They will remain, and continue to act like, the uneducated and nasty children that they are, and once again do ANYTHING they perceive as demonstrating their “power” against the U.S.

        And of course, every time they do this it hurts VZ, but to them, that’s totally besides the point.

        I think at this point, Snowden’s principles have nothing to do with anything. He just wants to find a place that will give him the most comfortable life.

    • Ira Says:

      But the same could be be said of Russia–he already lost a lot of his moral high ground by seeking the protection of one of the historically most repressive nations on earth, especially when it comes to free speech.

      • m_astera Says:

        Where would you suggest he should have flown to from Hong Kong? Which of the ‘bastions of freedom’ would not have immediately jailed him and held him for the Americans?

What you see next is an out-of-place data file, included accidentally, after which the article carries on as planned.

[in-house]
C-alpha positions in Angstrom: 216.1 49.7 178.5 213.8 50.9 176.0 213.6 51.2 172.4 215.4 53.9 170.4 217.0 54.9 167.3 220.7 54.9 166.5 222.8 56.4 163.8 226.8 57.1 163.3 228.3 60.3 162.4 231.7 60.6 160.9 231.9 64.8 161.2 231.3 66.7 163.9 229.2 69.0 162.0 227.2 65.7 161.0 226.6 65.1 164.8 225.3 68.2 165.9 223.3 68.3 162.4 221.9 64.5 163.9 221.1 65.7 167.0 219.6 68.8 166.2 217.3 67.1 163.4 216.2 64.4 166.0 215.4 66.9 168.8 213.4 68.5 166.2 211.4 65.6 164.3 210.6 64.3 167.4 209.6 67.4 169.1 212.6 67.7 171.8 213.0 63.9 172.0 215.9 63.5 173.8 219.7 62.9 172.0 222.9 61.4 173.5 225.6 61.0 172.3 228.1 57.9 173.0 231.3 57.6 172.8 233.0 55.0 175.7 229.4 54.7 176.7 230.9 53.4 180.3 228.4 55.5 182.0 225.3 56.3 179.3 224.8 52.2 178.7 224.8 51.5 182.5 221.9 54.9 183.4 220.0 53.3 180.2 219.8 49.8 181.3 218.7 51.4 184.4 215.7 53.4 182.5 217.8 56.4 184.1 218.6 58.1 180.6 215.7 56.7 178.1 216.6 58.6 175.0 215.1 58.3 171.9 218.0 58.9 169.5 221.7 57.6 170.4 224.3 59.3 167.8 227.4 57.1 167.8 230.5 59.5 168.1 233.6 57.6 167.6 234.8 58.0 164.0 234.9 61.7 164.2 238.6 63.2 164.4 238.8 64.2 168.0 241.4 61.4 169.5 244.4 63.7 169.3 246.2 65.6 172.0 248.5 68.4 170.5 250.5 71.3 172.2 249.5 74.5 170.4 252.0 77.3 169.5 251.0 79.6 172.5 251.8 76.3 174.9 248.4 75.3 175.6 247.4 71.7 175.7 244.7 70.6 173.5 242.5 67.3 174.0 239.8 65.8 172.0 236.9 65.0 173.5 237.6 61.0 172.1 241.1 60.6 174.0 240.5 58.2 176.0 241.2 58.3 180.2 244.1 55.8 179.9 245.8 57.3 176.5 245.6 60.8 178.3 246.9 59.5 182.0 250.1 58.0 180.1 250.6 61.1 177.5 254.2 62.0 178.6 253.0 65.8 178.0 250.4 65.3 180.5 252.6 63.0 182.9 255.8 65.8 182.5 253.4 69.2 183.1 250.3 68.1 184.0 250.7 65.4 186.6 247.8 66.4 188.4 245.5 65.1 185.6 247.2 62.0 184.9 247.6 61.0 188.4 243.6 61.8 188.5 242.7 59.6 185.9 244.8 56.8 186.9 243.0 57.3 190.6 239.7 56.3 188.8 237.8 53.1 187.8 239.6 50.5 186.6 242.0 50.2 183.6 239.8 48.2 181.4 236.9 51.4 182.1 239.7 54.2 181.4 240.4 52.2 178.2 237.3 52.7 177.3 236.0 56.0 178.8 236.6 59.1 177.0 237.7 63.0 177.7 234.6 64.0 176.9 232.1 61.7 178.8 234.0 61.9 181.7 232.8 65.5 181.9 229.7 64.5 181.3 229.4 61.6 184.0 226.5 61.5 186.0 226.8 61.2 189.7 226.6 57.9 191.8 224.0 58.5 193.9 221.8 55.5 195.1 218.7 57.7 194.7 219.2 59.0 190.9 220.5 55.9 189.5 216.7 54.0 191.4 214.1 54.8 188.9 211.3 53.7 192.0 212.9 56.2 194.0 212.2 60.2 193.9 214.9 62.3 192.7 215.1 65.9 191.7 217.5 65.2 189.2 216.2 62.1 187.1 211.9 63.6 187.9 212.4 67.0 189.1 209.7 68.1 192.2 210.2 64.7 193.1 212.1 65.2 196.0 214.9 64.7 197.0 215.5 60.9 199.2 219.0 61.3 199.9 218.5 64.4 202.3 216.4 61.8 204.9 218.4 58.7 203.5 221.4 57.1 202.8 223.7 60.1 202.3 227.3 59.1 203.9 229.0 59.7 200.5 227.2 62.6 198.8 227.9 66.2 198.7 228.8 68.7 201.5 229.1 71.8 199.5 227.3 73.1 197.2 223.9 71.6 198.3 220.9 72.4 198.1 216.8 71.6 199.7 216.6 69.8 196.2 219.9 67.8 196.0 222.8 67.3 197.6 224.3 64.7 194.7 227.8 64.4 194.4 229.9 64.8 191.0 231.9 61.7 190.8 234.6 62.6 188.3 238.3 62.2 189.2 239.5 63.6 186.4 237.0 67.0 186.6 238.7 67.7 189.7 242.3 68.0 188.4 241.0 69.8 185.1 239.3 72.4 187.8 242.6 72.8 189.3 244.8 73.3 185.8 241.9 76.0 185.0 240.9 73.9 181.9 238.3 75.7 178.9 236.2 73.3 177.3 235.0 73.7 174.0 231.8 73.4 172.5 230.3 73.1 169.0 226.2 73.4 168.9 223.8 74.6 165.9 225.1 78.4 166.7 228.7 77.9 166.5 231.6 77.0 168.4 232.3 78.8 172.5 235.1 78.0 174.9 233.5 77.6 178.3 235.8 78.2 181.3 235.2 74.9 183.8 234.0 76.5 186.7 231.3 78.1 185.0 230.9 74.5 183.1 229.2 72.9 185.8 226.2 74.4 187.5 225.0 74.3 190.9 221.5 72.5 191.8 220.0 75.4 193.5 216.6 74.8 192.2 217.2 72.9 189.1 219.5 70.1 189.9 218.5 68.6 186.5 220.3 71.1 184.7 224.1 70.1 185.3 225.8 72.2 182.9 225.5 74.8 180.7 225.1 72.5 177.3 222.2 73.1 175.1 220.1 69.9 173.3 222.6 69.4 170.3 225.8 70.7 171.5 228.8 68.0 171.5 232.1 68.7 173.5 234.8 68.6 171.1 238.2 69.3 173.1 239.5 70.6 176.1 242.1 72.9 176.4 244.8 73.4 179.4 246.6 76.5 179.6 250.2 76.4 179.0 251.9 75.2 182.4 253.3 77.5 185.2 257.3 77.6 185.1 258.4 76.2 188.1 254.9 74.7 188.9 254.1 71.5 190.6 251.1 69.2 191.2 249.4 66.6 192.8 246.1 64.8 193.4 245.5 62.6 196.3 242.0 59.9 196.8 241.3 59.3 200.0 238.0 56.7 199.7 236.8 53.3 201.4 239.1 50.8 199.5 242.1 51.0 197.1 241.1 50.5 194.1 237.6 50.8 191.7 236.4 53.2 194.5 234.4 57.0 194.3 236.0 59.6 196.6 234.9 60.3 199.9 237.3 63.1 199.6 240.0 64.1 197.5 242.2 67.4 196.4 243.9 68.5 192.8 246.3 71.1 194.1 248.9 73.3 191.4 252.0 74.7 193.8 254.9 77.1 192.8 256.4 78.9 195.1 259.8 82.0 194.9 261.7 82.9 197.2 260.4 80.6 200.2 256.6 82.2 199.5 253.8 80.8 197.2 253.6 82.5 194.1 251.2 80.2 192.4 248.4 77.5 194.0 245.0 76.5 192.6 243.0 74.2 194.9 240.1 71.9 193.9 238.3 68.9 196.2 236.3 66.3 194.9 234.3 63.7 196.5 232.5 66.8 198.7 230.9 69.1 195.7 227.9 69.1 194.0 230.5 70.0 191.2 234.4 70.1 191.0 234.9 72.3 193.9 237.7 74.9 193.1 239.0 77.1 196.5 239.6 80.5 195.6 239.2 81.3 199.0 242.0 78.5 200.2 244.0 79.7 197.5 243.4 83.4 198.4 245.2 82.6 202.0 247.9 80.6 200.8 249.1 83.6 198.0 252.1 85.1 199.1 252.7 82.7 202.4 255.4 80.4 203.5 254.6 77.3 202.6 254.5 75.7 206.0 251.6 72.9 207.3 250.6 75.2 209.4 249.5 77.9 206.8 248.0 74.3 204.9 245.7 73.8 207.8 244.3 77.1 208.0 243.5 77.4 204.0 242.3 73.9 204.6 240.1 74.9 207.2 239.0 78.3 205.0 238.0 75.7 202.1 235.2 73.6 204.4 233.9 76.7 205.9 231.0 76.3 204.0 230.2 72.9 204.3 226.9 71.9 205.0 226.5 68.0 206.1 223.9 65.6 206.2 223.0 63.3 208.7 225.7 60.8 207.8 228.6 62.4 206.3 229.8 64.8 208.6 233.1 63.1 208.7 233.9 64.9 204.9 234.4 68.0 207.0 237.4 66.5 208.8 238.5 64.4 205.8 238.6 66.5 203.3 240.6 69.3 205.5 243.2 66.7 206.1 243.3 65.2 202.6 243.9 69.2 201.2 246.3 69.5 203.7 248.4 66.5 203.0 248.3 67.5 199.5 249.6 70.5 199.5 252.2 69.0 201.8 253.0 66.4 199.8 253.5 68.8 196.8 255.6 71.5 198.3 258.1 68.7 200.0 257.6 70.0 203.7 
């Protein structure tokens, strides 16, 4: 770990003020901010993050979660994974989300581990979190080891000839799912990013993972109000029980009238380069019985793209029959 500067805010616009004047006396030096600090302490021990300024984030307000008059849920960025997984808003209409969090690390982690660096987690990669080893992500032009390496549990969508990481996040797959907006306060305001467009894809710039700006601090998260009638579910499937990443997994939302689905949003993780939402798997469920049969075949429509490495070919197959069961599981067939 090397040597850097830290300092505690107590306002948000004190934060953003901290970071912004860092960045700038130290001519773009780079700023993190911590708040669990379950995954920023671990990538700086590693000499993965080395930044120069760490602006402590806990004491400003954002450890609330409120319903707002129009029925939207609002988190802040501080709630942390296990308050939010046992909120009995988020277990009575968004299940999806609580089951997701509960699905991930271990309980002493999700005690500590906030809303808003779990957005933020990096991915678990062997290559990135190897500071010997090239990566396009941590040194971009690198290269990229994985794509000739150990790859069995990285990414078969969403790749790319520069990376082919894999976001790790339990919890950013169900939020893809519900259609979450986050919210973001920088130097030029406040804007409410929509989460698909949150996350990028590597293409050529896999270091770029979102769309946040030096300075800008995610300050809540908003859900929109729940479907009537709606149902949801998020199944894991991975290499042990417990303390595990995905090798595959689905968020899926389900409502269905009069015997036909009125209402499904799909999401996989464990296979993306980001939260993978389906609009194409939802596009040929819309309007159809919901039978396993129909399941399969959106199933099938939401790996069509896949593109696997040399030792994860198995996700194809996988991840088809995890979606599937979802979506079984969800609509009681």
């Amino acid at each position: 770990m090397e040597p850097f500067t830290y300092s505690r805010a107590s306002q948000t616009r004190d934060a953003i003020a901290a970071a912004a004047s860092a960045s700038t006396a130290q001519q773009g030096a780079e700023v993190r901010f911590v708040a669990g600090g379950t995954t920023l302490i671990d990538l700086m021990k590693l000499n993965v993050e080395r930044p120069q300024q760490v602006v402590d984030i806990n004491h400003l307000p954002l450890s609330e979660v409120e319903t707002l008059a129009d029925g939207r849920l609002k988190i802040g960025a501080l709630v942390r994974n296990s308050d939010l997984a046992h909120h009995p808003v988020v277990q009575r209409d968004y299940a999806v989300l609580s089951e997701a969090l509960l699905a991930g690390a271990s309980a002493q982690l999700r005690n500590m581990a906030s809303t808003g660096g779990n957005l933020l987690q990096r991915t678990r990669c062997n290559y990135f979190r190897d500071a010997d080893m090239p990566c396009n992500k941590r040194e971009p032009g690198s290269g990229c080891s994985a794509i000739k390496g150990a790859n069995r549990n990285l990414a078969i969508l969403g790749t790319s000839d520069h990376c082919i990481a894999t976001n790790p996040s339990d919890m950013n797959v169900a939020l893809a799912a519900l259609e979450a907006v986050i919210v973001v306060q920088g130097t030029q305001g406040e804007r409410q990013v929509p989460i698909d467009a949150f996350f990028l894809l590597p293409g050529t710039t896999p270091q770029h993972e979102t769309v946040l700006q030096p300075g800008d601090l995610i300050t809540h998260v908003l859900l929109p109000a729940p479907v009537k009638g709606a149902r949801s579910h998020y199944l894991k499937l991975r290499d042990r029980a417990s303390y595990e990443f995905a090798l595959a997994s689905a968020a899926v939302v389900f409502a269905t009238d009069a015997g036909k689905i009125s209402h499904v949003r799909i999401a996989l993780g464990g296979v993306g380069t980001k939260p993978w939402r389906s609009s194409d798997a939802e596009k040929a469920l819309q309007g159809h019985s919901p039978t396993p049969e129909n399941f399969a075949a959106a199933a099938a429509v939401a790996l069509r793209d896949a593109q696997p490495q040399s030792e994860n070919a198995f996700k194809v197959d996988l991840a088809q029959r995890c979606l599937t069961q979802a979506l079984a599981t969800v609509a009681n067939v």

4. Ira Says:

    Totally off topic. But…

    Do you think there’s a possibility that Snowden will wind up in VZ for good?

  5. Pedro Says:

    Miguel, take a look a the PDFs in these links:


    from an official government site, including from the Defensoria del Pueblo, no less!!! Nothing can shocks me about this government anymore, but still, wow.

  6. island canuck Says:

    11,760,000 oz. x US$1686.16 = US$19,829,241,600
    11,760,000 oz. x US$1290 = US$15,170,400,000

    Difference – US$4,658,841,600

    According to Veneconomia Reserves are:
    BCV: 25.927
    FEM: 3
    BCV + FEM: 25.930

    With the gold only officially representing 20 Billion & from reports liquid assets of around 2 Billion how are the reserves currently at US$26 Billion???

    When do they have to revalue the gold?